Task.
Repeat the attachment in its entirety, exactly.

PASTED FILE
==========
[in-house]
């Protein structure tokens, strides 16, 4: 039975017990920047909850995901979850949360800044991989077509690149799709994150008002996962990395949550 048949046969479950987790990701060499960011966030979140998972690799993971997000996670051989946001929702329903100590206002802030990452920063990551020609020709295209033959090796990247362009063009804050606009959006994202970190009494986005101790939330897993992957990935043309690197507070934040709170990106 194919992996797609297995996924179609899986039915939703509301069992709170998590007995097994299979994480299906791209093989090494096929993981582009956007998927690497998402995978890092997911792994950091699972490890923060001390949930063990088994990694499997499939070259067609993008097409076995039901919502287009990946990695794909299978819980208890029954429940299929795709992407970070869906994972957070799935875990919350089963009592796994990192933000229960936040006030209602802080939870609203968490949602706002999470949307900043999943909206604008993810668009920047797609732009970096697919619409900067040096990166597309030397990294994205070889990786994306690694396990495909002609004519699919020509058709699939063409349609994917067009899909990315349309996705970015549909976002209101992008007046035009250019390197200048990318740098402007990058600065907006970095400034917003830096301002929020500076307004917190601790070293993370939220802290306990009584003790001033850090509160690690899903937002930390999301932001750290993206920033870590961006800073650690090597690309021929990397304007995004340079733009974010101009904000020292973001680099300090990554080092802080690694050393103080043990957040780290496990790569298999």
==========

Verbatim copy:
[in-house]
């Protein structure tokens, strides 16, 4: 039975017990920047909850995901979850949360800044991989077509690149799709994150008002996962990395949550 048949046969479950987790990701060499960011966030979140998972690799993971997000996670051989946001929702329903100590206002802030990452920063990551020609020709295209033959090796990247362009063009804050606009959006994202970190009494986005101790939330897993992957990935043309690197507070934040709170990106 194919992996797609297995996924179609899986039915939703509301069992709170998590007995097994299979994480299906791209093989090494096929993981582009956007998927690497998402995978890092997911792994950091699972490890923060001390949930063990088994990694499997499939070259067609993008097409076995039901919502287009990946990695794909299978819980208890029954429940299929795709992407970070869906994972957070799935875990919350089963009592796994990192933000229960936040006030209602802080939870609203968490949602706002999470949307900043999943909206604008993810668009920047797609732009970096697919619409900067040096990166597309030397990294994205070889990786994306690694396990495909002609004519699919020509058709699939063409349609994917067009899909990315349309996705970015549909976002209101992008007046035009250019390197200048990318740098402007990058600065907006970095400034917003830096301002929020500076307004917190601790070293993370939220802290306990009584003790001033850090509160690690899903937002930390999301932001750290993206920033870590961006800073650690090597690309021929990397304007995004340079733009974010101009904000020292973001680099300090990554080092802080690694050393103080043990957040780290496990790569298999």